DNACPR for people with learning disabilities
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DNACPR for people with learning disabilities

Nick Evans Health journalist

How nurses can help avoid inappropriate DNACPR recommendations for people with learning disabilities

Concerns have been raised that do not attempt cardiopulmonary resuscitation (DNACPR) recommendations are being made inappropriately for people with learning disabilities. How widespread are the problems and what can nurses do to help?

Learning Disability Practice. 26, 4, 15-16. doi: 10.7748/ldp.26.4.15.s6

Published: 07 August 2023


Picture credit: iStock

What is a DNACPR?

A DNACPR is a pre-established recommendation to healthcare professionals involved in a person’s care not to attempt cardiopulmonary resuscitation (CPR) should a person experience cardiac arrest or die suddenly.

DNACPR recommendations are intended to protect people from unnecessary suffering or loss of dignity that could be caused by receiving CPR that they do not want and is unlikely to work. Most CPR is unsuccessful and it can lead to punctured lungs, broken ribs and bruising.

In the case of someone with an advanced or irreversible condition, for example, CPR is highly unlikely to be successful, subjecting them instead to an undignified death.

The DNACPR recommendation can be made as part of a wider advanced care plan, or as a standalone request in conversation with the patient, and must be signed off by the most senior clinician responsible for a person’s care. But it is not legally binding – the recommendation will factor into the decision-making process of those who are treating the person on the day, but they are not bound by it if they are not confident it is right for the patient.

Can a patient refuse a DNACPR?

Patients should be involved in conversations about a DNACPR, but ultimately a decision to make one is a clinical one. Clinicians must be clear in their conversation with the patient as to why they think CPR should not be recommended.

If a person lacks capacity to participate in a DNACPR conversation, then an attorney for health and welfare should be consulted, as well as their family and those close to them.

What if the patient does not have a DNACPR?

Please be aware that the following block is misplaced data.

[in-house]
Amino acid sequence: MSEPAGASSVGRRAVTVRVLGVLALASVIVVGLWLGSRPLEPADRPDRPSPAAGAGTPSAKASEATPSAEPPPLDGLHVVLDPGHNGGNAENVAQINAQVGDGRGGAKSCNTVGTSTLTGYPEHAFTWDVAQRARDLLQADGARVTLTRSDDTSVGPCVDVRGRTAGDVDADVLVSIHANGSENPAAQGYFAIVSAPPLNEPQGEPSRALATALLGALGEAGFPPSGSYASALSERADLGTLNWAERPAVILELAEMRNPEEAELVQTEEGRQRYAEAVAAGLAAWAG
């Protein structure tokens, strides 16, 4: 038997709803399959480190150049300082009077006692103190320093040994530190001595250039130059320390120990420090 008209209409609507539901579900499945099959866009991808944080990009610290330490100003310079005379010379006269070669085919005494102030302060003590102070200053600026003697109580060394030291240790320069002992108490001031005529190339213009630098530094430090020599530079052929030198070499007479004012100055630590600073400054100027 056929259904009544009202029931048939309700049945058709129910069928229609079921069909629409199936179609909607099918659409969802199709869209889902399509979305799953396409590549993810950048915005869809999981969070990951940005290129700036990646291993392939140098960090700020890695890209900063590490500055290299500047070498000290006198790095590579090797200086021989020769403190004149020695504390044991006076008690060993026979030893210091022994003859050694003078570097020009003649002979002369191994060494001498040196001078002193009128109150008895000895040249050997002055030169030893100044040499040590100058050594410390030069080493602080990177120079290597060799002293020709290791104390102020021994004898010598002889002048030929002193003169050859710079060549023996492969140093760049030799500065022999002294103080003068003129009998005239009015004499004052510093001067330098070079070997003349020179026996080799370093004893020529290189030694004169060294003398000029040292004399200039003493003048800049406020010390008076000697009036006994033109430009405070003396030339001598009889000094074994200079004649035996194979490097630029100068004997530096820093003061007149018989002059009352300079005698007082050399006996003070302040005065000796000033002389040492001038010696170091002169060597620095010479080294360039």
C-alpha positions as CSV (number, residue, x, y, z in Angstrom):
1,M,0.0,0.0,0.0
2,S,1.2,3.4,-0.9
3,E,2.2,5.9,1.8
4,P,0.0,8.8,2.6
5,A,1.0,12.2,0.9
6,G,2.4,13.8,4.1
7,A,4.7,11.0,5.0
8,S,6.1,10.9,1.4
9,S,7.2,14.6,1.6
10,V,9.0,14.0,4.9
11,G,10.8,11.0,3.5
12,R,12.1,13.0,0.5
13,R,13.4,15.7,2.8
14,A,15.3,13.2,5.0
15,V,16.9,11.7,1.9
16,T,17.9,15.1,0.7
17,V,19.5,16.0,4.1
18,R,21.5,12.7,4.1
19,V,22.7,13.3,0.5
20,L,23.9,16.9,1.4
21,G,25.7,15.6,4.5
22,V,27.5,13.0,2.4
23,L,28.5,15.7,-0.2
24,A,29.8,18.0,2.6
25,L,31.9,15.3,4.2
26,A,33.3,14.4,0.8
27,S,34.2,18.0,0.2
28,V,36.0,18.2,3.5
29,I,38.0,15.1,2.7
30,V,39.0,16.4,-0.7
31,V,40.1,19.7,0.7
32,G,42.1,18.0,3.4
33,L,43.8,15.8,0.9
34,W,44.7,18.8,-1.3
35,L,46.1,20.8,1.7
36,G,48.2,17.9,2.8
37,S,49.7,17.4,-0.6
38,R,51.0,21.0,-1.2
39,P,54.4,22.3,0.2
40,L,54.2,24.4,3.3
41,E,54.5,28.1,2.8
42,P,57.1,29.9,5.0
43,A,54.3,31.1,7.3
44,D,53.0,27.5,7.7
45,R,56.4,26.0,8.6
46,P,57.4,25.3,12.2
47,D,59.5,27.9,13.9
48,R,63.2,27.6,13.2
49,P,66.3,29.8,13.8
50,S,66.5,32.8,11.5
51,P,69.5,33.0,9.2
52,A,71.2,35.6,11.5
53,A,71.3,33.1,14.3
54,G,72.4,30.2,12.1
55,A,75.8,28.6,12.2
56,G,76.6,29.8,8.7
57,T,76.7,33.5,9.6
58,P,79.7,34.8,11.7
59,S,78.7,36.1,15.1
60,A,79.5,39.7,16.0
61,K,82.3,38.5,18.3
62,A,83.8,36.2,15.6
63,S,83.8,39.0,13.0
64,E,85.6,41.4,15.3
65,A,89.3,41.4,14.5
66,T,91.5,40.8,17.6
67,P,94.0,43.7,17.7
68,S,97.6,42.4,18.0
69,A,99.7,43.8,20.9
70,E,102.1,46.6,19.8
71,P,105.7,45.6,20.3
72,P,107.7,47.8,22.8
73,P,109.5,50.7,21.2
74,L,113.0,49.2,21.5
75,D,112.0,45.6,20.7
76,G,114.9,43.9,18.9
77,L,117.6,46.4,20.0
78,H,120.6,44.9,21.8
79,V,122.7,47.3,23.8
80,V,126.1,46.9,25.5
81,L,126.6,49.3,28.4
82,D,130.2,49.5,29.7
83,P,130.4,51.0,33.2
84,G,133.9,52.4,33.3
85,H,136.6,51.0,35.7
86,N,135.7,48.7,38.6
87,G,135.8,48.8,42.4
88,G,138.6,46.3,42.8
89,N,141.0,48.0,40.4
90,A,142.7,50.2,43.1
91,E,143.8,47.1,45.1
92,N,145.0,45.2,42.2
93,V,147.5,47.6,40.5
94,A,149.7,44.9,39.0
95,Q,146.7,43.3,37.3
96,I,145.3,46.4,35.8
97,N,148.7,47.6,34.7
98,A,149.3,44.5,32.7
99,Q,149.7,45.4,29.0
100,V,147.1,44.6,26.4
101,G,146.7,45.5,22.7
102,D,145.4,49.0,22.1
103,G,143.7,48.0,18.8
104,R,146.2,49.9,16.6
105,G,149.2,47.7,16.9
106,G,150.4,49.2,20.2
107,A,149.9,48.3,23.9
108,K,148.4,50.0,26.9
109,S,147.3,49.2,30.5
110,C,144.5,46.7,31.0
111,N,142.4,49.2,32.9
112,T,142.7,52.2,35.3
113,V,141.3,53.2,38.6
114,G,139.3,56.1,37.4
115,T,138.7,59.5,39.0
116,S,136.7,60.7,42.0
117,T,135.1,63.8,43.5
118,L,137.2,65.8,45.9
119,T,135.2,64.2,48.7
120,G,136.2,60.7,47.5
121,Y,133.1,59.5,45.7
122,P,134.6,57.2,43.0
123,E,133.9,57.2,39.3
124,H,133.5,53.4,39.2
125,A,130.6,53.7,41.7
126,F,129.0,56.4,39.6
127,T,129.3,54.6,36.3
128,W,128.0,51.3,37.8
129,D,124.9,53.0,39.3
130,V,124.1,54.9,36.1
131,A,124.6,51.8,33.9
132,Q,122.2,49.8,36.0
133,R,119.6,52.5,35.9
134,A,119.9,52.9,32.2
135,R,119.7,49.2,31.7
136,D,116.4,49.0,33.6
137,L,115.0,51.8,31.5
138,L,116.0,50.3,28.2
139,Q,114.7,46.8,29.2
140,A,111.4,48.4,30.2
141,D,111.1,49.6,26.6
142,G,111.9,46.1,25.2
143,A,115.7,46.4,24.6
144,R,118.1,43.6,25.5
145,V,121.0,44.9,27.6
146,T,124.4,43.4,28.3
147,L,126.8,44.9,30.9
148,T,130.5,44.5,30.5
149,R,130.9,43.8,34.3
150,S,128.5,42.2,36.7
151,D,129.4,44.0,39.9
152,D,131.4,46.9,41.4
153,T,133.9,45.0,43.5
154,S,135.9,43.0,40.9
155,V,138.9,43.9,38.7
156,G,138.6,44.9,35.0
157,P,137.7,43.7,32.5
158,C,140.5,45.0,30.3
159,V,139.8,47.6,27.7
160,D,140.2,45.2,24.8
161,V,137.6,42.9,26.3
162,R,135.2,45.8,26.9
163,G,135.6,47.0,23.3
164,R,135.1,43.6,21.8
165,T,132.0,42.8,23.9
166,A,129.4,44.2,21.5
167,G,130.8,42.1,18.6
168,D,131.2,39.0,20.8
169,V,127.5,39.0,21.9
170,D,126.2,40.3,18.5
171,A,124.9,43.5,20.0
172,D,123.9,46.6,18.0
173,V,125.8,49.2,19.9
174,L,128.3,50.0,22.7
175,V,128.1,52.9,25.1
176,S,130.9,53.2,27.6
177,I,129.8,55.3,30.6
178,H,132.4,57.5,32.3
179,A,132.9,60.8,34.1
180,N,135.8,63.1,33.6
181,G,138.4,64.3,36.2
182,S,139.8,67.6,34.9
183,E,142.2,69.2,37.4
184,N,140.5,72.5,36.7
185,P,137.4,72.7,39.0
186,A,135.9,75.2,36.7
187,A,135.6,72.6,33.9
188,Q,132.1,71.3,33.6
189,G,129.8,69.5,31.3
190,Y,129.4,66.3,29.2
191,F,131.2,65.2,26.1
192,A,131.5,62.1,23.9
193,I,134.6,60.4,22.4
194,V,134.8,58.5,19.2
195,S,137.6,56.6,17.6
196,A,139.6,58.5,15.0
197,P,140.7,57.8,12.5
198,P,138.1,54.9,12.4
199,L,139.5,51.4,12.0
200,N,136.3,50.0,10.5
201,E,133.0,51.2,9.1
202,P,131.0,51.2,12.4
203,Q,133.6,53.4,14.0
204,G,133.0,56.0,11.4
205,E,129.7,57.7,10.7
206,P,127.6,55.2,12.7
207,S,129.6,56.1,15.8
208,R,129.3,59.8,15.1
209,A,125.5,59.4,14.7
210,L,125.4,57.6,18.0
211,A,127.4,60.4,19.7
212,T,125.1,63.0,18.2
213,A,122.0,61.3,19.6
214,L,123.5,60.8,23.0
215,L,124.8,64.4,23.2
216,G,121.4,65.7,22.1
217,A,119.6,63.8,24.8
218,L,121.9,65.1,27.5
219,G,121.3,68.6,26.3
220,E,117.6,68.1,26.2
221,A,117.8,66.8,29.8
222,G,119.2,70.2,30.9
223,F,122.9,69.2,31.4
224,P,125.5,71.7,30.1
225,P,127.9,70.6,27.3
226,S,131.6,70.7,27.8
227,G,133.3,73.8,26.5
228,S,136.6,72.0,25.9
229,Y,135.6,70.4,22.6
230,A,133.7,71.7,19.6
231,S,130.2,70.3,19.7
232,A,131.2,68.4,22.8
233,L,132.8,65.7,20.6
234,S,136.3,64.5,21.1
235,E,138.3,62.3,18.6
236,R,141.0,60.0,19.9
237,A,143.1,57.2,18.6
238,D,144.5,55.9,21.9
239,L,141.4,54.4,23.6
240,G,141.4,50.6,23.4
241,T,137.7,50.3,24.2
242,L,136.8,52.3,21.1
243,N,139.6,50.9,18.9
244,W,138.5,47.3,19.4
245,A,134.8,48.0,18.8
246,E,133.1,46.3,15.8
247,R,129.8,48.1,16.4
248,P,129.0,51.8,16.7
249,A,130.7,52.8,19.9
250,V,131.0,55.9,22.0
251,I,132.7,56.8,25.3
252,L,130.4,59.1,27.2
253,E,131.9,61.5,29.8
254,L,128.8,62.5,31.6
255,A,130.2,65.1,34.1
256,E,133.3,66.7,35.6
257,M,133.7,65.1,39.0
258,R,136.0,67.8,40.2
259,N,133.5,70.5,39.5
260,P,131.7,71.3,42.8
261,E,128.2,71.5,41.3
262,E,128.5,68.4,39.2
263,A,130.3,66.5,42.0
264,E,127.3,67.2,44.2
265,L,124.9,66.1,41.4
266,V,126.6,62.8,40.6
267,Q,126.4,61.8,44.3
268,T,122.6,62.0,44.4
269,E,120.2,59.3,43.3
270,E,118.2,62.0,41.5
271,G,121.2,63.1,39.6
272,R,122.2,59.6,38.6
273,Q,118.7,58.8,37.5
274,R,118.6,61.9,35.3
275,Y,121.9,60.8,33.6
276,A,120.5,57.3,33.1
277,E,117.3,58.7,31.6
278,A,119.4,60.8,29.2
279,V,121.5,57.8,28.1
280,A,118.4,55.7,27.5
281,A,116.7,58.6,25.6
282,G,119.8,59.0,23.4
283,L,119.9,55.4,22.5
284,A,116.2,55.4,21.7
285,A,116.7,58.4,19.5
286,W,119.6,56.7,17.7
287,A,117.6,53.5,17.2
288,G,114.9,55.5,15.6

The default position is that steps should be taken to support life, so if the clinician considers CPR is likely to be effective, they should start it. But the clinician is under no obligation to start CPR if they do not think it is likely to be effective or will not be in the patient’s best interests.

If a patient wishes to refuse CPR, they should be supported to make what is known as an advance decision to refuse treatment (ADRT).

A clinician who attempts CPR in full knowledge of the valid ADRT would be criminally and civilly liable.

Are DNACPR processes correctly followed?

At the start of the COVID-19 pandemic, concerns were raised that a blanket approach to DNACPR was being used.

The Care Quality Commission investigated and concluded in December 2020 that, while there was no evidence of a blanket approach, there were cases where DNACPR had been recommended without the individual’s knowledge. It said people with learning disabilities and autism were disproportionately affected, along with older people.

Subsequently, the Learning Disabilities Mortality Review (LeDeR) report for deaths in 2020 in England found an increase in cases where good practice was not followed. This continued in 2021.

The report for that year, which was published last summer, found 64% of deaths had a DNACPR in place. Of those, only in 60% of cases were the right documentation and processes followed. In 33% of cases it was not clear, and in 7%, reviewers said the right process was not followed.

Amid concerns over the situation, NHS England bosses have – for a second time – written to NHS trusts and GPs about the issue. The letter, sent earlier this year and signed by senior officials, including England’s chief nursing officer Ruth May, reminded clinicians they need to ensure DNACPR recommendations ‘are appropriate, are made on an individual basis and that conversations were reasonably adjusted’.

In particular, it reminded services to follow the universal principles for advanced care planning, which ask services to take a proactive approach to planning future care.

Why is this happening and what can be done?

Helen Laverty, professional lead for learning disability and mental health nursing at the University of Nottingham, agrees. But she is hopeful that since 2021, the situation will have begun improving.

‘One thing the pandemic has highlighted is the health status of all vulnerable and frail people,’ she says.‘It has brought the issue with DNACPR into the open and staff and families are now more empowered to ask difficult questions.’

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